The station closed to passengers on 5 May 1969, the last day of regular passenger services between Stratford and Evesham via Honeybourne. This rendered the north to west loop redundant and it was taken out of use on 3 November 1970. East Loop box closed permanently, but West Loop box and three long sidings were brought back into use to enable goods trains from Worcester to reach Long Marston. The layout was cut back further in 1971 with the rationalisation of the Oxford to Worcester line and singling of the section between Evesham and Moreton-in-Marsh on 20 September, after which Honeybourne South box became a ground frame controlling the junction between the main line and double track to West Loop box. The Stratford-Cheltenham line was used for a modest amount of freight until 1976 when a derailment south of Toddington prompted the closure of the line except for a section between the West Loop and Long Marston. This section was singled on 24 March 1980 when the West Loop box was also closed. The following year a new chord was laid on the formation of the former South Loop which allowed the reversal of trains at West Loop to be discontinued and the sidings there to be closed, followed by the replacement of Honeybourne South box with a 2-lever frame on 7 March 1983.
Residential development around Honeybourne partly due to its proximity to Long Lartin prison, as well as pressure from the Cotswold Line Promotion Group, led to the ceremonial reopening of the station on 22 May 1981, with the first public services running two days later. The southernmost of Honeybourne's five former platforms was reopened, in what was British Rail's 66th station reopening since 1966. Passenger facilities were very basic and consisted only of a Portakabin and a Portaloo. On the night of 15 May 1985, the reinstated South Loop was used to stable the Royal Train which was being used by Prince Philip while visiting the area. In 1981, the structure of Honeybourne North box was donated to the heritage railway by a local resident who had erected it in his garden as a shed. It was subsequently reused at Toddington as a classroom for the Signal & Telegraph department.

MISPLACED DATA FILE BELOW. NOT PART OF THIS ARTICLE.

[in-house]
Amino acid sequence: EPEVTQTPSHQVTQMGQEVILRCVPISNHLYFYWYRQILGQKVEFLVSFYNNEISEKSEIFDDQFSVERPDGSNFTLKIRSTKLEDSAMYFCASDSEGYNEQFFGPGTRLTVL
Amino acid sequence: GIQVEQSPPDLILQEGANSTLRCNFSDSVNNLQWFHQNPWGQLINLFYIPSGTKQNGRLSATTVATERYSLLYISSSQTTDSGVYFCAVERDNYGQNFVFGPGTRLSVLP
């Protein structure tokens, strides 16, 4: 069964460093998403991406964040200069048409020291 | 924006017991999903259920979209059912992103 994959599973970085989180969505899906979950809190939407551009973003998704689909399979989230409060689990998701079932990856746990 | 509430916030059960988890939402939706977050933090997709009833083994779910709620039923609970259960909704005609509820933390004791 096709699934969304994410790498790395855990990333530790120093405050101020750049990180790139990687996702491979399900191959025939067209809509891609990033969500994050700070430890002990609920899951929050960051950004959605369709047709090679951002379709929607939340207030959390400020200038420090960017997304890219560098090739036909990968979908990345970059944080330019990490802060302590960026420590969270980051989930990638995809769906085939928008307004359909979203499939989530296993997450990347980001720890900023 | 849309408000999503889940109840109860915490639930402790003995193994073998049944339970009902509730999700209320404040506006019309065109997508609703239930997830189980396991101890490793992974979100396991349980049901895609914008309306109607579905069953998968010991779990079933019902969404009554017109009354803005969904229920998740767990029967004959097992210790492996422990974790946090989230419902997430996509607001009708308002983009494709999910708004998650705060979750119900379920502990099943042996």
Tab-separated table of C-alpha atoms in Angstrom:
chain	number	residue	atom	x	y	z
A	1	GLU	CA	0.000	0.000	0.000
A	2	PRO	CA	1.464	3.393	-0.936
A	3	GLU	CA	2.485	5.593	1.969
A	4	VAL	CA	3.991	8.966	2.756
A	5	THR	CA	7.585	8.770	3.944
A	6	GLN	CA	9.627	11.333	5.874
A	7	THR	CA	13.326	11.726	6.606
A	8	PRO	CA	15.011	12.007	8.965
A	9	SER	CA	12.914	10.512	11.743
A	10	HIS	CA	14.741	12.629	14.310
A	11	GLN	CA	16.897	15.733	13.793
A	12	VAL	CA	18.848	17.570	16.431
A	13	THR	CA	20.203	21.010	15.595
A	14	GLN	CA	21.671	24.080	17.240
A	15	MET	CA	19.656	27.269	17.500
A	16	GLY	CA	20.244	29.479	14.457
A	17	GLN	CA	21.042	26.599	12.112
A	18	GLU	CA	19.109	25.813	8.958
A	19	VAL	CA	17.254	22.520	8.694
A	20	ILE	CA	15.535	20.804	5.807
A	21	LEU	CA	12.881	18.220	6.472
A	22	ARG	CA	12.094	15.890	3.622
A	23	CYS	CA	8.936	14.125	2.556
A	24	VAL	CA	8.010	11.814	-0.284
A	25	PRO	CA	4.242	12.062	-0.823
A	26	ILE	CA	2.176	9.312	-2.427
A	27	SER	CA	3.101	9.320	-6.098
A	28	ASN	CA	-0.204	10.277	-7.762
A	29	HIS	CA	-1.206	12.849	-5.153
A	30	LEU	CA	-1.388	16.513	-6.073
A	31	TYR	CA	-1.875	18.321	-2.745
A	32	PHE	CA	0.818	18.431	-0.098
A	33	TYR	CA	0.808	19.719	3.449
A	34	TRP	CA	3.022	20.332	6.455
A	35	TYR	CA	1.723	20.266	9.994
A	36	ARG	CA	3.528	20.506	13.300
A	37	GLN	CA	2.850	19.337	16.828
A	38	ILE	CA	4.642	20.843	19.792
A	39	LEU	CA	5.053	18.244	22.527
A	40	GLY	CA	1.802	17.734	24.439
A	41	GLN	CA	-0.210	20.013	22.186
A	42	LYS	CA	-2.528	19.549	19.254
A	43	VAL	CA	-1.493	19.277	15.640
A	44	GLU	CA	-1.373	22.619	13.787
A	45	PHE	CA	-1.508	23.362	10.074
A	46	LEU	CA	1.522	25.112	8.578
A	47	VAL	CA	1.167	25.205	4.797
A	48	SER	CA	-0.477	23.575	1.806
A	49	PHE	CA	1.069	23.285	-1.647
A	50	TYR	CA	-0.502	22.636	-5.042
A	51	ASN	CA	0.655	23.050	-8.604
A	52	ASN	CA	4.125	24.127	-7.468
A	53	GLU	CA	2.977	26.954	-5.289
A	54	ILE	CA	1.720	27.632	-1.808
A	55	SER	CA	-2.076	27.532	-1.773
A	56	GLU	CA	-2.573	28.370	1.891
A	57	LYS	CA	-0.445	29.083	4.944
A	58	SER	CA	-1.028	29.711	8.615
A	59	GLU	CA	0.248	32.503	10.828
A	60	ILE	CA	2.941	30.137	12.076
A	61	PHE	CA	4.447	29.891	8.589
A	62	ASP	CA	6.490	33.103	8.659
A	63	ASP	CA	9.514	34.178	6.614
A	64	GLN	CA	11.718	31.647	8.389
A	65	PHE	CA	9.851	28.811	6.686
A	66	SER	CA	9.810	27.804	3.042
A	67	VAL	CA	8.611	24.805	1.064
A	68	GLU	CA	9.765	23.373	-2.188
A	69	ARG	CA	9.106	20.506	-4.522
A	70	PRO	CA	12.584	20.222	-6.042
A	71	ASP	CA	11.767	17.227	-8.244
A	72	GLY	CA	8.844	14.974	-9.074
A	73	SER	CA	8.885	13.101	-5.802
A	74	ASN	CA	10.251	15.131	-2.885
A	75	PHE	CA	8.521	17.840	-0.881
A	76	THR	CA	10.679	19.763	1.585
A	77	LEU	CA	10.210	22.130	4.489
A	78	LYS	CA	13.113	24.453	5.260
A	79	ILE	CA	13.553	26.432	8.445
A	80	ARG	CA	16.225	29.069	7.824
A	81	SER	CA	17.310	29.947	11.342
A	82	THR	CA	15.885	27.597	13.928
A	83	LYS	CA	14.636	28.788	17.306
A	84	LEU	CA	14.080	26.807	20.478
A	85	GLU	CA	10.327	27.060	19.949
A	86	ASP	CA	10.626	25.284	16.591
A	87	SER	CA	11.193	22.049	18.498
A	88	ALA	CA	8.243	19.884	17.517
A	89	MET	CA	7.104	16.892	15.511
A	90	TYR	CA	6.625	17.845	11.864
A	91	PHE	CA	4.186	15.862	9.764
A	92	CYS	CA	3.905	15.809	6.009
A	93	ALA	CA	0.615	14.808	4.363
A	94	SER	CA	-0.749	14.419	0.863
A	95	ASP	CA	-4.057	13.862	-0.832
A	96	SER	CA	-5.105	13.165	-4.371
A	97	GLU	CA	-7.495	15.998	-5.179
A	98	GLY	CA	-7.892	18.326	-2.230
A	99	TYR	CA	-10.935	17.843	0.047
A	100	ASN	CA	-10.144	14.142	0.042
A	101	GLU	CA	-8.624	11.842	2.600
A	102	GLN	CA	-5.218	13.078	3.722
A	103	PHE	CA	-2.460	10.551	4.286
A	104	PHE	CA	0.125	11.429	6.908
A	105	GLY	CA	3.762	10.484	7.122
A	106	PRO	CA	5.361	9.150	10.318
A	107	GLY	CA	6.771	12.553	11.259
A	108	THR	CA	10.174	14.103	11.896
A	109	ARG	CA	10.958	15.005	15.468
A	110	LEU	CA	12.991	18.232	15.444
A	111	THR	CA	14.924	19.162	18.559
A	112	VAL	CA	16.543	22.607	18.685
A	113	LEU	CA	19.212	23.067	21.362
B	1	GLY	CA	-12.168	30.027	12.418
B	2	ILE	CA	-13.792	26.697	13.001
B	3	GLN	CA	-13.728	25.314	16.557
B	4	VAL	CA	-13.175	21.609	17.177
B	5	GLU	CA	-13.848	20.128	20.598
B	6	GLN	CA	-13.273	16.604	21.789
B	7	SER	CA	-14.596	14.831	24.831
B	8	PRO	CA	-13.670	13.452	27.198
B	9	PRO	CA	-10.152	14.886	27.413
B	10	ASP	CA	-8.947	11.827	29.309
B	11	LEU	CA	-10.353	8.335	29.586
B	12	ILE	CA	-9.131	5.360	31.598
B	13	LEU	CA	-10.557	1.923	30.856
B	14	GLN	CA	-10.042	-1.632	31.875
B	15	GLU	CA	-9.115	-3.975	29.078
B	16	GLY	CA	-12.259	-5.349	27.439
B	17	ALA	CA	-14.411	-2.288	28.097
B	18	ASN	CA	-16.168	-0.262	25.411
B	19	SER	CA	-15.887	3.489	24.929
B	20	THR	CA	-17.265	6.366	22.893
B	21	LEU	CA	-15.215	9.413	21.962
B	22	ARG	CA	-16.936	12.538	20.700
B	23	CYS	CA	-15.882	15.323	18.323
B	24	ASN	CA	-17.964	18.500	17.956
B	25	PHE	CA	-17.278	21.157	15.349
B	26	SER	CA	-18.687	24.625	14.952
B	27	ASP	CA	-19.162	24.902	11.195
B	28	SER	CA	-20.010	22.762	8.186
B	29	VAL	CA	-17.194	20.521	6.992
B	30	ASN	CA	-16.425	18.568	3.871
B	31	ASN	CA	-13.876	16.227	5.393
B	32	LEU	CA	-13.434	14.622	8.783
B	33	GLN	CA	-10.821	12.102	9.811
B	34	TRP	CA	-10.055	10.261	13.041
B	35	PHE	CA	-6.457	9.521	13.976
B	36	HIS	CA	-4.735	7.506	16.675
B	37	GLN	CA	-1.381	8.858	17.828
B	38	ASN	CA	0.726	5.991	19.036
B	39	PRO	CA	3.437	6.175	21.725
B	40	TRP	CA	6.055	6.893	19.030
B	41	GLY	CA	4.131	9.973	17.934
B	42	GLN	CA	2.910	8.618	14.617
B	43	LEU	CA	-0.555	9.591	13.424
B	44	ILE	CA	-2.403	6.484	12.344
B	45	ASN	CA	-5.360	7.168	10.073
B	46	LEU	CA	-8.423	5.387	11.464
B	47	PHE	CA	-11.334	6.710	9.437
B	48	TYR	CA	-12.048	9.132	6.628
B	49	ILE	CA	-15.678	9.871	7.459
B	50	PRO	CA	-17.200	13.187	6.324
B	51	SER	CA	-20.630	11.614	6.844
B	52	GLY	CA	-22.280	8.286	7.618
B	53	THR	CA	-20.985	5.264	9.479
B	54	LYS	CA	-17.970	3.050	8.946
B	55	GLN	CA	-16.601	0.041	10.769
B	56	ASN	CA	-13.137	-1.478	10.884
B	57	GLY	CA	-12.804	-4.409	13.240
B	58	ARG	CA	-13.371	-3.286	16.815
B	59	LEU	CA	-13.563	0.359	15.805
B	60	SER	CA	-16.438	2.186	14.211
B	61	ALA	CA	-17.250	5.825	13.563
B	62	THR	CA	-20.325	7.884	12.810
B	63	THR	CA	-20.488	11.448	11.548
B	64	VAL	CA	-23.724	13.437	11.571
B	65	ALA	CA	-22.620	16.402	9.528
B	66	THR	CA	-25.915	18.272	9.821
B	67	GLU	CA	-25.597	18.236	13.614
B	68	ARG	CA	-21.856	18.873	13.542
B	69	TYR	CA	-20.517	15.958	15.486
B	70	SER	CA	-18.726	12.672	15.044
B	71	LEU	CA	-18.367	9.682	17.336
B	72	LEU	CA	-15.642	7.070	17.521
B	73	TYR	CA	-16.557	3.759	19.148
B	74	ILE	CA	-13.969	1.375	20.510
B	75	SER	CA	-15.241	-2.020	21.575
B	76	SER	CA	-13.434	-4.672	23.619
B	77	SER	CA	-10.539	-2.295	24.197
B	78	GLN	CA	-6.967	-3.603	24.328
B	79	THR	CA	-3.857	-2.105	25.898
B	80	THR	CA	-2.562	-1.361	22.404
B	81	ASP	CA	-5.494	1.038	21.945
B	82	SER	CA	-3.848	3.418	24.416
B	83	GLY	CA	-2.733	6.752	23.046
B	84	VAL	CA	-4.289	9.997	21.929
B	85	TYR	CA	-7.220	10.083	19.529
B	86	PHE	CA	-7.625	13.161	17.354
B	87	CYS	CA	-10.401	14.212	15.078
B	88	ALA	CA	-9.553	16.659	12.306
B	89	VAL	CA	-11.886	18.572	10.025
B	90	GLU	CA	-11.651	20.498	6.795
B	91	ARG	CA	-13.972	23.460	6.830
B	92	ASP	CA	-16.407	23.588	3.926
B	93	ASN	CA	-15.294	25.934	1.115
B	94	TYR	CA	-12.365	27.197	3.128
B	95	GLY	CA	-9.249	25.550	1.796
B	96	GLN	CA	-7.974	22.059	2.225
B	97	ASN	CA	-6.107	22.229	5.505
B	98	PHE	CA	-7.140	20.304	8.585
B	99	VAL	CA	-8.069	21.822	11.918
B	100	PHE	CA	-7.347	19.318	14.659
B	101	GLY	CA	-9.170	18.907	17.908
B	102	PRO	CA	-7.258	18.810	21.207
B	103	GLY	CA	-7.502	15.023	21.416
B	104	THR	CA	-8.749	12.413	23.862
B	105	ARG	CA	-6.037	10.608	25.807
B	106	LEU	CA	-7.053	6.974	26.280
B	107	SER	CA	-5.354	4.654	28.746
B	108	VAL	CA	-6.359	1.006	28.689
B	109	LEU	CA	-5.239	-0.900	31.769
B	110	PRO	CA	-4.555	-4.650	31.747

By the turn of the 21st century, passenger numbers at Honeybourne were slowly increasing: from an estimated 13,360 in 1997–98 to an estimated 22,077 in 2004–05. Since then the number of passengers using the station has increased rapidly, and the estimated total for 2014–15 was more than 56,000. Estimated passenger totals have doubled in 10 years and trebled in 13 years.
Until 22 August 2011 only a single platform face was in use at the station. However, as part of a £67 million project to redouble the Cotswold Line between Evesham and Moreton-in-Marsh and Ascott-under-Wychwood to Charlbury, a second platform face on a rebuilt island platform was brought into operation for services on the reinstated "Up" line. The new platform, which has an operational length of 140 m (150 yd), is numbered "2", whilst the original platform is renumbered "1". Passive provision was made for the eventual arrival of the heritage Gloucestershire Warwickshire Railway in the shape of a third platform face on the "Down" side of the new platform. The works also involved relocating the connection to and from the branch to Long Marston to the Evesham side of the station together with a trailing crossover and laying three new sidings for track machines formerly stabled at Moreton-in-Marsh. The first steam through the new platform 2 took place on 17 September 2011 when GWR steam locomotive 5043 Earl of Mount Edgcumbe hauled a Vintage Trains Cathedrals Express from Tyseley to London Paddington via Worcester Shrub Hill and Oxford, the first time a steam train had run on the "Up" line for 40 years.
The track to the north remains as a link to the large ex-Ministry of Defence depot at Long Marston. The Stratford on Avon and Broadway Railway Society aimed to adopt this stretch as a heritage railway and restore the line to Stratford. The society has since been dissolved, however, leaving any heritage connection to be made by the Gloucestershire Warwickshire Railway.
The Shakespeare Line Promotion Group is promoting a scheme to reinstate the 9 miles (14 km) "missing Link" between Honeybourne and Stratford. Called the "Avon Rail Link", the scheme (supported as a freight diversionary route by DB Schenker) would make Stratford-upon-Avon railway station a through station once again with improved connections to the Cotswolds and the South. The scheme faces local opposition. There is, however, a good business case for Stratford-Cotswolds link.
Passenger services at Honeybourne are operated by Great Western Railway.
|Preceding station||National Rail||Following station|
|Evesham||Great Western Railway
|Littleton and Badsey
Line open, station closed
|Great Western Railway
Oxford, Worcester and Wolverhampton Railway
Line open, station closed
Line and station closed
|Great Western Railway
Line and station closed
|Proposed Heritage railways|
Line and station closed
|Gloucestershire Warwickshire Railway||Weston-sub-Edge
Line and station closed
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|Wikimedia Commons has media related to Honeybourne railway station.|
- Train times and station information for Honeybourne railway station from National Rail
- Honeybourne Station on navigable 1946 O.S. map